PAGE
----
Virtualisation maturity sees focus move from cost savings to revenue generation and cloud service agility
Fran Heeran is vice president and general manager of SDN/NFV at Netcracker. Here he tells George Malim that, while virtualisation has taken longer than expected to materialise into reality, the contributing technologies of network functions virtualisation (NFV) and software-defined networks (SDN) are in deployment. The challenge now becomes moving beyond virtualisation to cloud but, Heeran says, those that prepare their organisations and their technology for that move will differentiate themselves in the market and gain commercial advantages.
VanillaPlus: How would you describe NFV development for communications service providers (CSPs) at this point in time?
Fran Heeran: I think it’s maturing but maturing cautiously. I’ve been in the virtualisation market for more than five years now and it’s fair to say that it’s taking a little longer than expected. But I believe we’re now at the turning point when the industry goes from virtualisation in siloes to true cloud. CSPs realise they need a better operational approach to fully embrace the benefits.
Having a business case for making this transition is still a critical issue, but it is much better understood now thanks to the proofs of concepts that have been done. A business case for NFV can be about reducing costs, increasing revenue or both, but a hybrid approach will be the norm. Transformation is typically happening by capping existing systems and growing capacity with new virtualised systems. In hybrid environments, physical network functions are left in place and new virtual network functions are built. Both need to be managed in a way that provides service-wide views across both physical and virtual elements.
New revenue streams are being built around monetising network services. We see internal network functions being virtualised to reduce costs and improve operations while network services such as virtual customer premise equipment (vCPE) and software-defined wide-area networks (SD-WAN) can be monetised directly, specifically to the enterprise market.
VP: In your view, what are the main drivers as to why CSPs are looking to deploy NFV?
FH: I see four main drivers: reducing costs, optimising how existing resources are used, consolidating operations and opening up new revenue streams.
Cost reduction is a primary driver but it doesn’t necessarily apply to everyone. For smaller CSPs, NFV can produce immense, obvious benefits because systems can be smaller. For larger CSPs, however, virtualisation won’t necessarily reduce their footprint because they’ll still need a lot of equipment. For these companies, NFV will help with demand planning and provide a far more flexible service and network design. You used to see demand planning in two-year – or even longer – intervals, but NFV lets you view demand in much shorter time spans and grow rapidly as demand increases. It also provides a far more flexible platform for quickly introducing and evolving services.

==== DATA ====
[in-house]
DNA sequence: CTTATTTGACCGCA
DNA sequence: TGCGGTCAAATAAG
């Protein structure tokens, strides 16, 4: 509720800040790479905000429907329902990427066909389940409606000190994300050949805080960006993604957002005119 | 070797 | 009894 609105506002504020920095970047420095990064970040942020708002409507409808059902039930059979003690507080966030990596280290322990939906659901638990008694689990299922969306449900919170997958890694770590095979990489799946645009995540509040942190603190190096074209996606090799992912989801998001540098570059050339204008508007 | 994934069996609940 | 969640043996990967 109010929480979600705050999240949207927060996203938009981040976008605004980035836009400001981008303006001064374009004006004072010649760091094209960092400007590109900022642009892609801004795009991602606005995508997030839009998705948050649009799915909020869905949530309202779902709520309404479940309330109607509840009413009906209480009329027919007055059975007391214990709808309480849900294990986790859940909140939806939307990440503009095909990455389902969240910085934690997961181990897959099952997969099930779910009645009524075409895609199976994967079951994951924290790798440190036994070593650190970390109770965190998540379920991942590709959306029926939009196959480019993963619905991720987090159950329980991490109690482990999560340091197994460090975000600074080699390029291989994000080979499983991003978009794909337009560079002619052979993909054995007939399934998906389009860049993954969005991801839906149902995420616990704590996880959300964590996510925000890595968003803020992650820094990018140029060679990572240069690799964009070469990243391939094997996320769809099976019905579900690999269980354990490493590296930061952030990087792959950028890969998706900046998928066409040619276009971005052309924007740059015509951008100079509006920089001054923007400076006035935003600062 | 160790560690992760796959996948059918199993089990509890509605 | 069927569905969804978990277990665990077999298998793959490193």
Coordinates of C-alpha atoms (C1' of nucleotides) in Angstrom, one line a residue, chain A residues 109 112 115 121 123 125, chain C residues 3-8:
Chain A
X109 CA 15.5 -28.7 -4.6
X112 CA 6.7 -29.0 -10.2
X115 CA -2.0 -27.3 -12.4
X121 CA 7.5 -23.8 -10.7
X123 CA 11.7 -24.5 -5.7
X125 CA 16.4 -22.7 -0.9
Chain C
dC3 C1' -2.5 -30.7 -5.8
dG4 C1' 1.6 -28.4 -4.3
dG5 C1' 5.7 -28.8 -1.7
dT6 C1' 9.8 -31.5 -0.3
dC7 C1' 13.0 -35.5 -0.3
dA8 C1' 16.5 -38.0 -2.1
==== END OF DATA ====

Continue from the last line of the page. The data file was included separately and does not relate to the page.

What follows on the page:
VP: Networks are becoming more fragmented and complex as more connected devices are coming online and more data is consumed. What is the impact of this on service providers deploying SDN/NFV?
FH: I think it plays more to SDN than NFV. Our CSP customers will go to a range of different vendors. The bigger the CSP, the more fragmented they will be. On the network side, growth is being pushed by
On the network side, growth is being pushed by increases in traffic, so it’s very much a multivendor, multidomain situation with different fibre, middleware, radio and other equipment. This creates additional complexity and very significant management and orchestration problems.
We’re seeing our customers recognise the need to consolidate vendors across multiple dimensions and be able to compute paths that span multivendor, multidomain issues. Fragmentation is a growing problem in SDN, but that issue doesn’t have too much of an impact in NFV, which has been dealing with different infrastructure for a number of years.
VP: Why is it that so few SDN/NFV proofs of concept are going all the way to commercialisation?
FH: We’ve seen that trend, but we’re also starting to see a change. Proofs of concept were used, perhaps excessively, as tools for learning. Service providers needed to address the question of whether virtualisation was viable and they used proofs of concept to study the benefits and potential changes that new technologies would have on operations and the organisation overall.